Book review - Feel a Little
When I was growing up there was a lot of talk about warm fuzzies and cold pricklies, the two representatives of any feelings we were having. But while based on the way some emotions can make you physically feel , they didn't cover other feelings I experienced as a child.
Where was the melancholy, like a cold wet blanket on my heart; or the satisfying calm of kindness or the electric tingle of excitement. Young children experience so many things that are new and overwhelming. Many feelings are so big for little people, they not only don’t know how to identify or express them, but process them either.
Fractured communities, bullying and social isolation create challenges as we try to raise resilient kids. Equipping them with tools to cope with life’s ups and downs means that more focus needs to go on understanding and encouraging communication about feelings from the get go. And that often starts with reading, and the adults in their lives.
As a new mother, I was thrilled when Mary Egan Publishing published Feel A Little: little poems about big feelings under their funky new children’s imprint ‘Little Love’. A vibrant hardcover book, Feel A Little encourages children aged 2-7 to explore and talk about their feelings.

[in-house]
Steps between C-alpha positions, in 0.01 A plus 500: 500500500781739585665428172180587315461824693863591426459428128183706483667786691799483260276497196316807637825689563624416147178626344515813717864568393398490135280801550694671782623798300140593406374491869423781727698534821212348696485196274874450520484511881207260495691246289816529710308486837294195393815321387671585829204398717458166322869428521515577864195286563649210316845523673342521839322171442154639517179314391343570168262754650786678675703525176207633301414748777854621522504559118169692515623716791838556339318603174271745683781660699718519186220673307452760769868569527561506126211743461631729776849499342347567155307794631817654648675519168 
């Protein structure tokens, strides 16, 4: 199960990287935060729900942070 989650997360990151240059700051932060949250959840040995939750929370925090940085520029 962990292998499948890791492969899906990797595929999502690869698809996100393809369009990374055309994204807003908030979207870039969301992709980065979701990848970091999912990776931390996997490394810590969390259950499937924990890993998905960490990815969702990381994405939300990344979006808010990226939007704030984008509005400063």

The strong visual language and cute illustrated characters explain feelings and provide a starting point for children to explore their emotions. The book features a rainbow of 14 significant emotions – from sad and angry to happy and curious – which are discovered through lively ‘read along’ poetry and delightful illustrations.
A collaboration between long-time friends Jenny Palmer (author) and Evie Kemp (illustrator), Feel A Little was underwritten entirely through crowd-funding platform Kickstarter.
Nina loves the book. She is still a bit young to understand the words but finds the pictures engaging. She is growing fast and at present is experiencing a raft of new feelings – like frustration, curiosity and wonder – but with the aid of books like Feel A Little when she connects those sentiments with physical sensations she will have a wider dialogue to identify them.